ALICE SPRINGS NEWS
June 25, 2009. This page contains all
reports and comment pieces in the current edition.
Alice school sex probe. By KIERAN
A complaint has been made about an Alice Springs public
primary school not taking action beyond a “talk”, when parents drew the
attention of the principal to sexual behaviour among young children at
One child alleges that another “sucked his willy” and did the same to
two other children.
His information comes after months of disturbed behaviour on his part,
including verbal abuse, swearing, and sexualised language.
It also comes after he told his parents that a child had exposed
herself to him.
This information was conveyed to the school principal in May, after the
parents had already reported that his language had become more sexually
The parents claim no action was taken beyond the principal talking to
the children involved.
In particular they claim that there was no close monitoring of the
children and that the most recent alleged incident took place when the
children were unsupervised in a toilet block on school grounds.
The parents have reported the allegation to the police and FACS and
have written a detailed letter of complaint to a number of Territory
politicians and the Department of Education.
The Alice Springs News has spoken with the complainants.
We asked them whether what the child said happened could have been
imagined, especially as he was previously exposed to pornography (a
video showing oral sex) when on holidays away from his family.
That incident was also reported to police and FACS.
The parents say they have no doubt that what their child has told them
did take place.
Police investigations have commenced, says Superintendent of the
Regional Investigations Division Lance Godwin.
He declined to comment further, saying it would be “inappropriate at
this moment due to the sensitive nature of these allegations”.
The Department of Education and Training advise that all Northern
Territory schools have mandatory reporting requirements.
The school has made a report, says a spokesperson for the department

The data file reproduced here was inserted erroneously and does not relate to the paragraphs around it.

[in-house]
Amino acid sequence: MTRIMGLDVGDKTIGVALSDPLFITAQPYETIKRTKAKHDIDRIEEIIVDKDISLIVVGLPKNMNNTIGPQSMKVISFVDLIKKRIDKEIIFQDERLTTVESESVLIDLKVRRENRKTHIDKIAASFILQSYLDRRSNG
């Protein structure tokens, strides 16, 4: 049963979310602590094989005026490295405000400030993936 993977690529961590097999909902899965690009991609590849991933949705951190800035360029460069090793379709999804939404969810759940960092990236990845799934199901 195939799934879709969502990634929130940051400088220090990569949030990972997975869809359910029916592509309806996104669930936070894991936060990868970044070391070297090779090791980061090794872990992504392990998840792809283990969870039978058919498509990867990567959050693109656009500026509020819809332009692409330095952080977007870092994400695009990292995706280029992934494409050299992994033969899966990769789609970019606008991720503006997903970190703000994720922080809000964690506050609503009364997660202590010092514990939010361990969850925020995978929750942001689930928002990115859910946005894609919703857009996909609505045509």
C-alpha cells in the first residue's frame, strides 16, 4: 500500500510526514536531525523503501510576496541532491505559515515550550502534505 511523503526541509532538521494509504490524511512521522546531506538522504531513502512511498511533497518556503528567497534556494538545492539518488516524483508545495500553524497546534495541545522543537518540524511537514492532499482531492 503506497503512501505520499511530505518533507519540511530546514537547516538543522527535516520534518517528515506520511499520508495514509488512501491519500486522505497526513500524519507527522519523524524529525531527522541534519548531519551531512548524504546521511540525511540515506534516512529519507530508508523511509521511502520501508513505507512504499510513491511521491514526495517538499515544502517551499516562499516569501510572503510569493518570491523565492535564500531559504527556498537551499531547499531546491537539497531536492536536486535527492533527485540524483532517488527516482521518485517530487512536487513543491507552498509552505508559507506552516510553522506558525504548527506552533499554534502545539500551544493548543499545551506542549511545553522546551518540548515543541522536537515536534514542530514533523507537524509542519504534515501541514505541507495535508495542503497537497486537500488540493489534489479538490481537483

who declined to make further comment “as this matter is under police
In the Alice Springs News’ understanding of the timeline around this
matter, the police investigation began in response to a call from the
parents mid this month although matters were raised with the school,
the parents claim, in May.
Minister for Children and Families Malarndirri McCarthy would not
comment beyond advising via a spokesperson that “the Child Abuse
Taskforce and Sexual Assault Referral Centre began an immediate
investigation as soon as a notification was made”.
There have been 4415 notifications to Family and
Children’s Services (FACS) in 2008-09 to the end of March, last week’s
Estimates hearing was told.
This is significantly more than the estimated total of 3950 for 2008-09
in last year’s Budget papers.
The revised estimate for 2009-10 is 5100.
Minister for Children and Families, Malarndirri McCarthy, said there
are 41 child protection workers in Central Australia, but she was
unable to say how many new positions had been created in the last 12
months, taking the question on notice.
There is also a mobile child protection team, with “six experienced
child protection workers”, which has spent “a significant period of
time” in Central Australia in 2008-09 attending to Alice Springs’ “high
rate of notifications”.
MORE ESTIMATES REPORTS SEE BELOW.
Pistol Club aiming for more
members. By ERWIN
The Alice Springs Pistol Club is turning 50 next week and
wants to celebrate the occasion with a boost in membership.
The club is planning open days and will again be running its food stall
at the Show – but it’s a hard ask: Pistol shooting is one of the
toughest sports to get into in Alice Springs.
The club’s membership was decimated from 70 to 20 in the wake of
handgun controls introduced nationally after a man killed two and
injured five at Monash University’s Clayton campus in Melbourne, on
October 21, 2002.
And local shooters say the Northern Territory has the nation’s most
stringent restrictions, while being poorly equipped to administer them.
“We’re the people they can regulate,” says an Alice sports shooter, a
couple of weeks after two men used “unregistered and unlicensed”
handguns to kill an underworld figure in Melbourne.
“They are the ones the authorities can’t regulate.”
The club for half a century has maintained an unblemished,
accident-free record, says Lee Matthews, the president.
The shooting complex, just past the end of Undoolya Road, has excellent
facilities: a 25 and a 50 meter range with 24 stands each.
It has a relatively new air conditioned indoor air pistol range, named
after one of the club’s founders, Clarrie Smith, with 25 stands, each
equipped with automatic target retrieval.
There’s also a cozy clubroom and bar – which stays shuttered until the
day’s shooting is over.
But to join you need more than a keen eye, a steady hand and a mental